Joseph did this so beautifully. God had shown him that He would do awesome things, and rather than worry about being stuck in prison or as a slave in Potiphar’s house, Joseph did great things with God wherever he was. You can do great works wherever you are. Likewise, don’t be afraid to go — or be afraid to stay.
In heaven, even the most adventurous missionaries among us won’t be rewarded because of an earthly location; they’ll be rewarded for their obedience and faithfulness. Those who spent most of their lives in cubicles and driving in carpool lines will stand beside them receiving similar crowns. It’s not our place of ministry that matters most; it’s what we do in our places.
For Joseph, his calling and God’s purpose for his life took determination and a conscious choice to surrender. He gave everything he had to serve well, even as a slave and a falsely accused inmate. Genesis 39:2-4 reminds us, “The LORD was with Joseph, and he became a successful man, and he was in the house of his Egyptian master. His master saw that the LORD was with him and that the LORD caused all that he did to succeed in his hands.”
If we know that no place, no job, no marriage, no child is going to perfectly fulfill us, we can choose to quit fighting for happiness and start fighting for God’s glory instead. It takes determination to trust Him while you’re still in your place, doing the seemingly mundane tasks of life. Let’s assume that if we’re breathing, then we have a purpose for being here. Every one of us with breath in our lungs still has something left to do.
Gerrit Bomhof, Author, today.reframemedia.com
Scripture Reading — John 20:19-23
He breathed on them. . . . — John 20:22
Breathing air is a sign of being alive. But not just any air will do! Asbestos fibers, nicotine, smog, and other pollutants are harmful and should not be part of the air we breathe. For this reason, our governments set up agencies to regulate air quality.
In today’s passage, the resurrected Jesus suddenly appears to his disciples who were gathered behind locked doors “for fear of the Jewish leaders.” These disciples were alive—that is, they were breathing—yet they were paralyzed with fear. We read that Jesus “breathed on them”—and soon everything would change!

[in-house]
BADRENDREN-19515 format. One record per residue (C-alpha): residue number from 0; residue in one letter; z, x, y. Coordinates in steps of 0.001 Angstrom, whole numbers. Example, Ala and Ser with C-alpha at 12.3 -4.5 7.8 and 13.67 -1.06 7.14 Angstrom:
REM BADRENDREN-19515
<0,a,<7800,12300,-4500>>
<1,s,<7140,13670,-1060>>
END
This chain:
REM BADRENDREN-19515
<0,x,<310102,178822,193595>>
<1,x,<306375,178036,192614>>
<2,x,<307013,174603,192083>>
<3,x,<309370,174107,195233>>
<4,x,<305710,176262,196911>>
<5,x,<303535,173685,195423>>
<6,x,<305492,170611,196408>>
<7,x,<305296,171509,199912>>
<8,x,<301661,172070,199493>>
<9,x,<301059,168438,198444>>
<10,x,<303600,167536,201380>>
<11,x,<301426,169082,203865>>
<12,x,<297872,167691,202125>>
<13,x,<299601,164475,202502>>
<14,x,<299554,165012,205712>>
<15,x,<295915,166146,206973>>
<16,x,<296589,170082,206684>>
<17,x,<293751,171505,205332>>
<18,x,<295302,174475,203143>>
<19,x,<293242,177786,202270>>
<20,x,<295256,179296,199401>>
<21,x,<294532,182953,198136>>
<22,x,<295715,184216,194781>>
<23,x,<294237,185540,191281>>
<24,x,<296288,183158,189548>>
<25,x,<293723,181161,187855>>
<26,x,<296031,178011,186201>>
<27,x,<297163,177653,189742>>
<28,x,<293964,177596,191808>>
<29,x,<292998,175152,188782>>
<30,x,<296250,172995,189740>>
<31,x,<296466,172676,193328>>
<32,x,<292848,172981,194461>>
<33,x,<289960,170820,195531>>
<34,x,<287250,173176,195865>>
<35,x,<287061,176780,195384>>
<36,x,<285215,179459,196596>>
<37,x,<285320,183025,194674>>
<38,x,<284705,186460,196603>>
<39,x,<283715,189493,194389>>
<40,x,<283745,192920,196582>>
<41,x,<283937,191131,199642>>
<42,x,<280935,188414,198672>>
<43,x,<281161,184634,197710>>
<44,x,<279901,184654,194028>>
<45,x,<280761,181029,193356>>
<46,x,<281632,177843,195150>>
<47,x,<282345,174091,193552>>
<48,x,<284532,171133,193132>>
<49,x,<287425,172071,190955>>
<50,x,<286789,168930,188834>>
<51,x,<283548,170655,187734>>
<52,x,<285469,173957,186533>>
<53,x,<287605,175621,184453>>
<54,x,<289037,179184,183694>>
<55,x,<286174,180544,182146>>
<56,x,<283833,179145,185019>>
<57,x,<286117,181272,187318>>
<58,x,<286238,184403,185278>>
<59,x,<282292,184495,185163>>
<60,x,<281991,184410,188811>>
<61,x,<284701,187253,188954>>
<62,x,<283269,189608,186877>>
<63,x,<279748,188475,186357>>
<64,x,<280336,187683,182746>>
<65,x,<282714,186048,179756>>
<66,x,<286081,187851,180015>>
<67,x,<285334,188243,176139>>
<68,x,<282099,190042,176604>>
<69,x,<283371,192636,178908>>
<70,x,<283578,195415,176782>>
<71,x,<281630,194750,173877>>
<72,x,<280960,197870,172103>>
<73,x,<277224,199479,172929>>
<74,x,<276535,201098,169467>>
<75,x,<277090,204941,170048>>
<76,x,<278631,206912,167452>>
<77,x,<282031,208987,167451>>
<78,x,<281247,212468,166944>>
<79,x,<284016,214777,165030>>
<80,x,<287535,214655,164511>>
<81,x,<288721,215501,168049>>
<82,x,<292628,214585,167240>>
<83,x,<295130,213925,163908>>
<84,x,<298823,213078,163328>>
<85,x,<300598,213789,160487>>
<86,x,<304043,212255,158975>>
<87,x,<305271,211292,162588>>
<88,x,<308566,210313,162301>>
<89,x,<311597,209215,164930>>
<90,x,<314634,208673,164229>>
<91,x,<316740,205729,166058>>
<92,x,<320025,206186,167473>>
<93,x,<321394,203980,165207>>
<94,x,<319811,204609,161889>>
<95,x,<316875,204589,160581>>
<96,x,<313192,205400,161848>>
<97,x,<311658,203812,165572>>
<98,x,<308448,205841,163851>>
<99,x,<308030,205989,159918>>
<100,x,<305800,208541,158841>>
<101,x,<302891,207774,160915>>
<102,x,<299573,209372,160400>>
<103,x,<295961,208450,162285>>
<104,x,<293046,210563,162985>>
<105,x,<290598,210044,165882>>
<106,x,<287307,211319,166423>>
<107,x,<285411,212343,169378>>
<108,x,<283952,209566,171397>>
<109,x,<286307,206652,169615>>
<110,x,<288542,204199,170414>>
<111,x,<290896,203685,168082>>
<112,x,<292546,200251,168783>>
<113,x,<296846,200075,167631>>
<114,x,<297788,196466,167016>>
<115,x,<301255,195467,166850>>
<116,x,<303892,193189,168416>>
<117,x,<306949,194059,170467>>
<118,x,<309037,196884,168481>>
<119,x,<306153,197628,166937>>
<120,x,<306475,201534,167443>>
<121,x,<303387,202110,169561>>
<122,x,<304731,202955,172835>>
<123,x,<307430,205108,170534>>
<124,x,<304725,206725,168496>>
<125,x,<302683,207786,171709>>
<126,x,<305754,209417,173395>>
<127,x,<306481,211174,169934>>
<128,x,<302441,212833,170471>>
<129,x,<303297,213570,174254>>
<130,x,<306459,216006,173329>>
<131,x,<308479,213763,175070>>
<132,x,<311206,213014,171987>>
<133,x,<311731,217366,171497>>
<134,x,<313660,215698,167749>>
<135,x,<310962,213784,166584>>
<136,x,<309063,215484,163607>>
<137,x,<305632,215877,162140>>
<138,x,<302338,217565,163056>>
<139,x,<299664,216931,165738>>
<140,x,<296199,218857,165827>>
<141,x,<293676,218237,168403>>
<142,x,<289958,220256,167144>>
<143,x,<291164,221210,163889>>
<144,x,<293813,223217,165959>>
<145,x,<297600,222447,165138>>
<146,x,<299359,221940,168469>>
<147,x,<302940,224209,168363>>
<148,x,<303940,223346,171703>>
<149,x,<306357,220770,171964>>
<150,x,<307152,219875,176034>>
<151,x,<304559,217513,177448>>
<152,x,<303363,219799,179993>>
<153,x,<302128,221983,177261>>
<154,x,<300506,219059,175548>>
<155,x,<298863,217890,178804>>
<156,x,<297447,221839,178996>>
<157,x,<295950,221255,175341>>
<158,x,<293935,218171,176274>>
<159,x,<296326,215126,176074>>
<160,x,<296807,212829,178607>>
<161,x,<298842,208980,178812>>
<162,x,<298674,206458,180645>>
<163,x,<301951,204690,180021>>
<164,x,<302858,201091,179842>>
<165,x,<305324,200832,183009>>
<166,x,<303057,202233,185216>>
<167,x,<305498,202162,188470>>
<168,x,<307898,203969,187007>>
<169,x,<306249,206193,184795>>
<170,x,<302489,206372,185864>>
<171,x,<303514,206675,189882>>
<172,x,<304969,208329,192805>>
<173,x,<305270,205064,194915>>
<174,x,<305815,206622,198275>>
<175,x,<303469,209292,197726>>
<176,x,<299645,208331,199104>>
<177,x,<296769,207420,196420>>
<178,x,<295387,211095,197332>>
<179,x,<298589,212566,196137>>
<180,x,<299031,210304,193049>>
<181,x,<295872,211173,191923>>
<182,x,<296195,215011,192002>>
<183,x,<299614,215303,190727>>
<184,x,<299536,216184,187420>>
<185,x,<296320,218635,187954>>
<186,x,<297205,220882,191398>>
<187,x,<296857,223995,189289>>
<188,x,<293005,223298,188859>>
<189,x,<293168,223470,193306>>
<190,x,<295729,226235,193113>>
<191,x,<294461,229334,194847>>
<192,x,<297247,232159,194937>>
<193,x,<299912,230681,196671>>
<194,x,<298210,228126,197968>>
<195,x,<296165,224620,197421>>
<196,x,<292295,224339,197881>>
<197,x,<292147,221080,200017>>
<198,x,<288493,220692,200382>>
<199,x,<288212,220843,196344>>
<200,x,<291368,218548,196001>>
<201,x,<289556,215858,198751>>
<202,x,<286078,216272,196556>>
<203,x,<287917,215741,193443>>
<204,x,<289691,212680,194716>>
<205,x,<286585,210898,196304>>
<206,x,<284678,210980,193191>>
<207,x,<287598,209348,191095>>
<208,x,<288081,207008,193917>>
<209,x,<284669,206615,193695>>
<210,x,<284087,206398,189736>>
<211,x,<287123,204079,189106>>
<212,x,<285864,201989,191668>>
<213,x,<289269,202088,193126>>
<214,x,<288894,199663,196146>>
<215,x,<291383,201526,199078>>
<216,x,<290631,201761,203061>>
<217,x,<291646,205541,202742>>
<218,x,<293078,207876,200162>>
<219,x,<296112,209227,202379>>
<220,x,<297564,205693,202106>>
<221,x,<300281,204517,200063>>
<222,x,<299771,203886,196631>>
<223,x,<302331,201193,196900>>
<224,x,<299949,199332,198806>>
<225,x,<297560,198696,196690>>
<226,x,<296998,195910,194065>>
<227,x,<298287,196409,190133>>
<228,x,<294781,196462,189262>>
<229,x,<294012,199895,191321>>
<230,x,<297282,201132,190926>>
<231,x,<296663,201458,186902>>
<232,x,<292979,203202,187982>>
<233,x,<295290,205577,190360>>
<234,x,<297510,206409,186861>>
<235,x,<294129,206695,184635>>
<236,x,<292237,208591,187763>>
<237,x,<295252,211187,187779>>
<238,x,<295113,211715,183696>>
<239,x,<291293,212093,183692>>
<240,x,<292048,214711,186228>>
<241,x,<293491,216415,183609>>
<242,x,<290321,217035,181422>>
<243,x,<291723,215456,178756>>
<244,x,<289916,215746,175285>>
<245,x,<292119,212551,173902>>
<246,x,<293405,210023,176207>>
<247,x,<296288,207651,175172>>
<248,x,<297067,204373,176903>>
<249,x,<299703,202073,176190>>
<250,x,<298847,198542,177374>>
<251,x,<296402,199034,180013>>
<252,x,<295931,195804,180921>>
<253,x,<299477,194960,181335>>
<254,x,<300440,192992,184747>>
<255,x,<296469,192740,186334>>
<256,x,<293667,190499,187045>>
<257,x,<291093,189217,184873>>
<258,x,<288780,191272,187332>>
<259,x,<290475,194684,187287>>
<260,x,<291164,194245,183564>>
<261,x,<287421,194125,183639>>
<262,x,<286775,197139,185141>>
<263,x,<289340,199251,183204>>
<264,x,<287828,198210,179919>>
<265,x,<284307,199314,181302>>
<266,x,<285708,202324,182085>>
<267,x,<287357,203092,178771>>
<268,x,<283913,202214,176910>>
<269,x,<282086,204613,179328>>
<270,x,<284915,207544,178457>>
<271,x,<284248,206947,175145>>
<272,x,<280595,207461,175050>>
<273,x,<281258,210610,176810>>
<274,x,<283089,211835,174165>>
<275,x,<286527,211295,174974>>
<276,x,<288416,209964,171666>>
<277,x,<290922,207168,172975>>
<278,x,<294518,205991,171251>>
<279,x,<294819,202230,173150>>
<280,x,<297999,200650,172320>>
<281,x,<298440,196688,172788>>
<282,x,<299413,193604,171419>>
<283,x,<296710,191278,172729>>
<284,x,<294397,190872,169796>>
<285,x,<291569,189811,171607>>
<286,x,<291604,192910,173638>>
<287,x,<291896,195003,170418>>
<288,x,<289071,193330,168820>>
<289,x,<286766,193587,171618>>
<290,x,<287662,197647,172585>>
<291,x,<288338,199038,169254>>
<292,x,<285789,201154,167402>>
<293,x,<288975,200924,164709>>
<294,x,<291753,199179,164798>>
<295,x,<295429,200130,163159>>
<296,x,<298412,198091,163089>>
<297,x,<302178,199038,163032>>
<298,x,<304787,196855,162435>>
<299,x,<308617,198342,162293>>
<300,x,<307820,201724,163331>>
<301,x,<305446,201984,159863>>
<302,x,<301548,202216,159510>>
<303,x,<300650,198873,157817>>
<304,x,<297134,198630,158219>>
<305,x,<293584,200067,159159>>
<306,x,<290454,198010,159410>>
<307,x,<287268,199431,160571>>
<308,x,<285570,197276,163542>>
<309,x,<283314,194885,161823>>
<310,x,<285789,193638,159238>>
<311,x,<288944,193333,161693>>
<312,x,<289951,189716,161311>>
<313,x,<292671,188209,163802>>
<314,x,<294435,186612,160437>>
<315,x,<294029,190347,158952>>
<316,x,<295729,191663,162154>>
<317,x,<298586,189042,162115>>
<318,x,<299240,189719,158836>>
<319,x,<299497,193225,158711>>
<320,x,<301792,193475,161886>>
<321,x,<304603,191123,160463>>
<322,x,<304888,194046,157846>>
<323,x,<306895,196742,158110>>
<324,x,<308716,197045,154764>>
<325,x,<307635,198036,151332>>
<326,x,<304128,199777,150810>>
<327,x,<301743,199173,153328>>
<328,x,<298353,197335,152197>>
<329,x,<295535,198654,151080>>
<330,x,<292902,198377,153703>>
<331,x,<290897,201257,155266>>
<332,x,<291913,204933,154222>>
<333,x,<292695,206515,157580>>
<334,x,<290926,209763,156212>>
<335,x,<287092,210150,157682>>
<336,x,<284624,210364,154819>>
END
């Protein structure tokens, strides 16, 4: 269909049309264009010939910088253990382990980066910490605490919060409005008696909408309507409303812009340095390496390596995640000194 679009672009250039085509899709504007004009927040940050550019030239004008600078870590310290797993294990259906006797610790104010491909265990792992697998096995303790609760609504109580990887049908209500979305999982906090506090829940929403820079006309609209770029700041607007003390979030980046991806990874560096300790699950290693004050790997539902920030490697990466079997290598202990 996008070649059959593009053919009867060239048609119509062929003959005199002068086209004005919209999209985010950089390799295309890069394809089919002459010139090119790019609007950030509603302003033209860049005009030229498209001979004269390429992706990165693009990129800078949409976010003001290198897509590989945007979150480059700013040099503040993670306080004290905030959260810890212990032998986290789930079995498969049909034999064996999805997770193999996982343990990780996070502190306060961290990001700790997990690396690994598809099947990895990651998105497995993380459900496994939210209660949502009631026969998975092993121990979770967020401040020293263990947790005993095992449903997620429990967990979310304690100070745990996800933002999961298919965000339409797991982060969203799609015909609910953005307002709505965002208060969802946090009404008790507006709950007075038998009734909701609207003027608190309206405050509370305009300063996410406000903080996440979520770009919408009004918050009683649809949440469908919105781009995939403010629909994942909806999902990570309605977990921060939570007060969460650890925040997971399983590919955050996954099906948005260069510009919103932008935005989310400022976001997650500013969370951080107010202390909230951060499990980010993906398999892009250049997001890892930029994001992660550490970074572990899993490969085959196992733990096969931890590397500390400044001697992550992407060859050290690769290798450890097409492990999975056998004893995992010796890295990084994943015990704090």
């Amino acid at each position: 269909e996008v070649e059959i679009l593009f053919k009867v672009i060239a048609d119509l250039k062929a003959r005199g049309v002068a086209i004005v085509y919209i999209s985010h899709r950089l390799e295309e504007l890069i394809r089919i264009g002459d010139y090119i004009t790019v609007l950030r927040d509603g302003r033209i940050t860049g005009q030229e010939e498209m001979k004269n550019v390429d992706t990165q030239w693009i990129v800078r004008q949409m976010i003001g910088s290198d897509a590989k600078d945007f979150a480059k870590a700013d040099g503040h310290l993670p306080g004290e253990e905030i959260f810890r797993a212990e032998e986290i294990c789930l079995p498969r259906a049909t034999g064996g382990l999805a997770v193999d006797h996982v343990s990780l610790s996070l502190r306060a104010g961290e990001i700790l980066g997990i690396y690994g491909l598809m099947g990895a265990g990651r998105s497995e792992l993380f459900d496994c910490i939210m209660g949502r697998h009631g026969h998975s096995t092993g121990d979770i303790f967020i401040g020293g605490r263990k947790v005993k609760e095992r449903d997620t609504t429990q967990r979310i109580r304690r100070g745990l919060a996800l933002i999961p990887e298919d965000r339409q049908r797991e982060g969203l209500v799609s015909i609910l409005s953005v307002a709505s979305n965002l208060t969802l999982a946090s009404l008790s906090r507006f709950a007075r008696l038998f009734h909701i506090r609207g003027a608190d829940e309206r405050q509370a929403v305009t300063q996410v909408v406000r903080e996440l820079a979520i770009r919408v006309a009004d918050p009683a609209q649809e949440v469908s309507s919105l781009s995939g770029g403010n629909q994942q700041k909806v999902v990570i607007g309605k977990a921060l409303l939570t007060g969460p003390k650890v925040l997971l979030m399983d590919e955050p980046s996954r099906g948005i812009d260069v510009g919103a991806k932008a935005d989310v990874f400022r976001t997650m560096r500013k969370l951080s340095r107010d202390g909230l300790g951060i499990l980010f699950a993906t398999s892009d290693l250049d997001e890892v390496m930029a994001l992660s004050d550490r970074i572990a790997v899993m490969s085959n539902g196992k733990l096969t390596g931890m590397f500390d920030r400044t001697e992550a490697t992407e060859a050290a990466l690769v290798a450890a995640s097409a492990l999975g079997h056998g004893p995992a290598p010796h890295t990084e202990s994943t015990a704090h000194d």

Instead of cowering behind locked doors, they were sent out into the world as the Father had sent Jesus. They received this mission because Jesus not only breathed on them but also commanded them to receive the Holy Spirit, whose name in the original languages of the Bible (Hebrew and Greek) means “breath” or “wind.”
Pictures of breath and life are found throughout God’s story of redemption. When God breathed into the man he had formed, Adam “became a living being” (Genesis 2:7). But later sin came into our lives, and even though we were physically alive, we were “dead in [our] transgressions and sins” (Ephesians 2:1). Through Christ’s finished work, however, we are a new creation (2 Corinthians 5:17), and through the Holy Spirit we produce the fruit of the Spirit (Galatians 5:22-23).
May Christ breathe his life-giving Spirit into our lives today!
God, Who raised Jesus our Lord from the dead, Who … was raised to secure our justification (our acquittal), [making our account balance and absolving us from all guilt before God]. – Romans 4:24-25 AMPC
After Adam and Eve sinned, they realized that their relationship with God had changed. They were no longer living in harmony with Him. When He approached, they did not welcome His presence. Instead, they “hid themselves” (Genesis 3:8). There was a painful separation, a kind of wall between them and God.
This was the first human experience of guilt. Since that day, guilt has become a common condition for all of us.
Many factors can trigger guilt. We might have disobeyed God or said or done things that violated His Word. This kind of guilt can haunt our minds and hearts. Even Christians can find it difficult to overcome guilt.
God provided a way for us to overcome these guilty feelings. Paul wrote that Jesus “was betrayed and put to death because of our misdeeds” (Romans 4:25 AMPC). So because of His death and resurrection, we can be forgiven and escape the hold guilt has on our hearts and minds.
The Bible promises, “If we confess our sins, He is faithful and just to forgive us our sins and to cleanse us from all unrighteousness” (1 John 1:9 NKJV). If we acknowledge our sins, we can be free and forgiven! Are you carrying any guilt or other burdens resulting from sin in your life? Confess any sins to God, and then accept His forgiveness. Jesus died and rose again, so you could be free and live in harmony with God.